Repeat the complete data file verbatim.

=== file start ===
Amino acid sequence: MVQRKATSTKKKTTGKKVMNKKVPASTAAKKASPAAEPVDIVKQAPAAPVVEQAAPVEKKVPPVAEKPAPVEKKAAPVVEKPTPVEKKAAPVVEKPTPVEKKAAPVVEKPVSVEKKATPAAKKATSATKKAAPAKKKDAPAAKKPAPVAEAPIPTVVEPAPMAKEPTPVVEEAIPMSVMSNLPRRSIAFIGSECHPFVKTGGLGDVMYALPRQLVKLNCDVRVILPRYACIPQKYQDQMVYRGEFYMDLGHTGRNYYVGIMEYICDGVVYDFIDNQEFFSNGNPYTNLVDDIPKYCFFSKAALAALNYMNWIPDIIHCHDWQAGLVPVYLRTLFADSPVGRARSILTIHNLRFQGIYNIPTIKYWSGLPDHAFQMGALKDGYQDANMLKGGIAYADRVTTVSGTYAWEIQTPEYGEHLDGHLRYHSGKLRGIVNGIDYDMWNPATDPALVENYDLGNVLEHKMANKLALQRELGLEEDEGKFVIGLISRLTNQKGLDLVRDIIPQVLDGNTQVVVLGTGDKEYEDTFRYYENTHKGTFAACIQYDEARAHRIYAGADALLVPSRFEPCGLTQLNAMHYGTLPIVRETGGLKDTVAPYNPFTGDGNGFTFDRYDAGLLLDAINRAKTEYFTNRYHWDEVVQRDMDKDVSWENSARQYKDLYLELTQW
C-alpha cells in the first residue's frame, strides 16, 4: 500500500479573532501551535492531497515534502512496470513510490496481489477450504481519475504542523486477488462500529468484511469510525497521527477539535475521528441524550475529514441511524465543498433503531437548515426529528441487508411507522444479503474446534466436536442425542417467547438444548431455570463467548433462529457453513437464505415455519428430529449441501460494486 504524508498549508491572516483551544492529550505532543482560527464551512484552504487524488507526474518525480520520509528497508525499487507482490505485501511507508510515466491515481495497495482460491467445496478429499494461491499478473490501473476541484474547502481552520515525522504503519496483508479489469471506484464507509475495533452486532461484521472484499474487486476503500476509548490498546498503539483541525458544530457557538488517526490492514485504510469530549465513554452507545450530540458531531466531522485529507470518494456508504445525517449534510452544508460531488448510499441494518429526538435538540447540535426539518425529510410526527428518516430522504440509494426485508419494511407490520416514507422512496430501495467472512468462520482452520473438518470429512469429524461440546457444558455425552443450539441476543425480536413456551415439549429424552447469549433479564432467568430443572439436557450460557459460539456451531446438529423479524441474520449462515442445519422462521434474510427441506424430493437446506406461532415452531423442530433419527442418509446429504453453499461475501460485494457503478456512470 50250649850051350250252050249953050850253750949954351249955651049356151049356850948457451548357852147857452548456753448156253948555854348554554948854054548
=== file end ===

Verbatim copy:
Amino acid sequence: MVQRKATSTKKKTTGKKVMNKKVPASTAAKKASPAAEPVDIVKQAPAAPVVEQAAPVEKKVPPVAEKPAPVEKKAAPVVEKPTPVEKKAAPVVEKPTPVEKKAAPVVEKPVSVEKKATPAAKKATSATKKAAPAKKKDAPAAKKPAPVAEAPIPTVVEPAPMAKEPTPVVEEAIPMSVMSNLPRRSIAFIGSECHPFVKTGGLGDVMYALPRQLVKLNCDVRVILPRYACIPQKYQDQMVYRGEFYMDLGHTGRNYYVGIMEYICDGVVYDFIDNQEFFSNGNPYTNLVDDIPKYCFFSKAALAALNYMNWIPDIIHCHDWQAGLVPVYLRTLFADSPVGRARSILTIHNLRFQGIYNIPTIKYWSGLPDHAFQMGALKDGYQDANMLKGGIAYADRVTTVSGTYAWEIQTPEYGEHLDGHLRYHSGKLRGIVNGIDYDMWNPATDPALVENYDLGNVLEHKMANKLALQRELGLEEDEGKFVIGLISRLTNQKGLDLVRDIIPQVLDGNTQVVVLGTGDKEYEDTFRYYENTHKGTFAACIQYDEARAHRIYAGADALLVPSRFEPCGLTQLNAMHYGTLPIVRETGGLKDTVAPYNPFTGDGNGFTFDRYDAGLLLDAINRAKTEYFTNRYHWDEVVQRDMDKDVSWENSARQYKDLYLELTQW
C-alpha cells in the first residue's frame, strides 16, 4: 500500500479573532501551535492531497515534502512496470513510490496481489477450504481519475504542523486477488462500529468484511469510525497521527477539535475521528441524550475529514441511524465543498433503531437548515426529528441487508411507522444479503474446534466436536442425542417467547438444548431455570463467548433462529457453513437464505415455519428430529449441501460494486 504524508498549508491572516483551544492529550505532543482560527464551512484552504487524488507526474518525480520520509528497508525499487507482490505485501511507508510515466491515481495497495482460491467445496478429499494461491499478473490501473476541484474547502481552520515525522504503519496483508479489469471506484464507509475495533452486532461484521472484499474487486476503500476509548490498546498503539483541525458544530457557538488517526490492514485504510469530549465513554452507545450530540458531531466531522485529507470518494456508504445525517449534510452544508460531488448510499441494518429526538435538540447540535426539518425529510410526527428518516430522504440509494426485508419494511407490520416514507422512496430501495467472512468462520482452520473438518470429512469429524461440546457444558455425552443450539441476543425480536413456551415439549429424552447469549433479564432467568430443572439436557450460557459460539456451531446438529423479524441474520449462515442445519422462521434474510427441506424430493437446506406461532415452531423442530433419527442418509446429504453453499461475501460485494457503478456512470 50250649850051350250252050249953050850253750949954351249955651049356151049356850948457451548357852147857452548456753448156253948555854348554554948854054548